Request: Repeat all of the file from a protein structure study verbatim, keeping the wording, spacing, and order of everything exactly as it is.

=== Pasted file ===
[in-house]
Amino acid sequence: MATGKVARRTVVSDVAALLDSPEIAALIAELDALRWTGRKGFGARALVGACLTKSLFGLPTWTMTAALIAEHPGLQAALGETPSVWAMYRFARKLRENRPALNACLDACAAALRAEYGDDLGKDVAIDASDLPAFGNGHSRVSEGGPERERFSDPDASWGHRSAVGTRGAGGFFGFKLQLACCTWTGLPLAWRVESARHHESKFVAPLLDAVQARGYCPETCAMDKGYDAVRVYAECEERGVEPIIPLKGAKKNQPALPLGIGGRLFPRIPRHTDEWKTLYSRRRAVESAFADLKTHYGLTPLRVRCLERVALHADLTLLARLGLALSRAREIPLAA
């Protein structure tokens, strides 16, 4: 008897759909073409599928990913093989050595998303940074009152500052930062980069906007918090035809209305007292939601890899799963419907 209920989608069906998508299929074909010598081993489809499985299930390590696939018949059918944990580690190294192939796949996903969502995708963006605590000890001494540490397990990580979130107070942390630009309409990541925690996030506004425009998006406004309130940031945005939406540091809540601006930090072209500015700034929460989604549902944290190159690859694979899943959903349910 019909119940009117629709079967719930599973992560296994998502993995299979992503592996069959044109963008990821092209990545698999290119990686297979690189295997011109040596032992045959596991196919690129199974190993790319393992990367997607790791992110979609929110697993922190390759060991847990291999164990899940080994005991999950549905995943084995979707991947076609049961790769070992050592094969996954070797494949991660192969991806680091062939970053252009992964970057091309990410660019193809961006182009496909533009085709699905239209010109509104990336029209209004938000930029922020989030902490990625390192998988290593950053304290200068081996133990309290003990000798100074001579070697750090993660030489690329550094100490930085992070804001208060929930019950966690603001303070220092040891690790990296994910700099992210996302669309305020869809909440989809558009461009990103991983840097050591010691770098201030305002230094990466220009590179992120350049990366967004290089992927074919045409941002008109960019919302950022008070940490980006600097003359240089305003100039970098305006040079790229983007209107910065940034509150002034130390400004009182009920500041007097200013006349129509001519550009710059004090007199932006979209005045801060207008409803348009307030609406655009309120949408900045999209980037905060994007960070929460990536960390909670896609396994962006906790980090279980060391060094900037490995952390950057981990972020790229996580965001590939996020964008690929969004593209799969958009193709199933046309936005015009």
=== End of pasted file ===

[in-house]
Amino acid sequence: MATGKVARRTVVSDVAALLDSPEIAALIAELDALRWTGRKGFGARALVGACLTKSLFGLPTWTMTAALIAEHPGLQAALGETPSVWAMYRFARKLRENRPALNACLDACAAALRAEYGDDLGKDVAIDASDLPAFGNGHSRVSEGGPERERFSDPDASWGHRSAVGTRGAGGFFGFKLQLACCTWTGLPLAWRVESARHHESKFVAPLLDAVQARGYCPETCAMDKGYDAVRVYAECEERGVEPIIPLKGAKKNQPALPLGIGGRLFPRIPRHTDEWKTLYSRRRAVESAFADLKTHYGLTPLRVRCLERVALHADLTLLARLGLALSRAREIPLAA
């Protein structure tokens, strides 16, 4: 008897759909073409599928990913093989050595998303940074009152500052930062980069906007918090035809209305007292939601890899799963419907 209920989608069906998508299929074909010598081993489809499985299930390590696939018949059918944990580690190294192939796949996903969502995708963006605590000890001494540490397990990580979130107070942390630009309409990541925690996030506004425009998006406004309130940031945005939406540091809540601006930090072209500015700034929460989604549902944290190159690859694979899943959903349910 019909119940009117629709079967719930599973992560296994998502993995299979992503592996069959044109963008990821092209990545698999290119990686297979690189295997011109040596032992045959596991196919690129199974190993790319393992990367997607790791992110979609929110697993922190390759060991847990291999164990899940080994005991999950549905995943084995979707991947076609049961790769070992050592094969996954070797494949991660192969991806680091062939970053252009992964970057091309990410660019193809961006182009496909533009085709699905239209010109509104990336029209209004938000930029922020989030902490990625390192998988290593950053304290200068081996133990309290003990000798100074001579070697750090993660030489690329550094100490930085992070804001208060929930019950966690603001303070220092040891690790990296994910700099992210996302669309305020869809909440989809558009461009990103991983840097050591010691770098201030305002230094990466220009590179992120350049990366967004290089992927074919045409941002008109960019919302950022008070940490980006600097003359240089305003100039970098305006040079790229983007209107910065940034509150002034130390400004009182009920500041007097200013006349129509001519550009710059004090007199932006979209005045801060207008409803348009307030609406655009309120949408900045999209980037905060994007960070929460990536960390909670896609396994962006906790980090279980060391060094900037490995952390950057981990972020790229996580965001590939996020964008690929969004593209799969958009193709199933046309936005015009």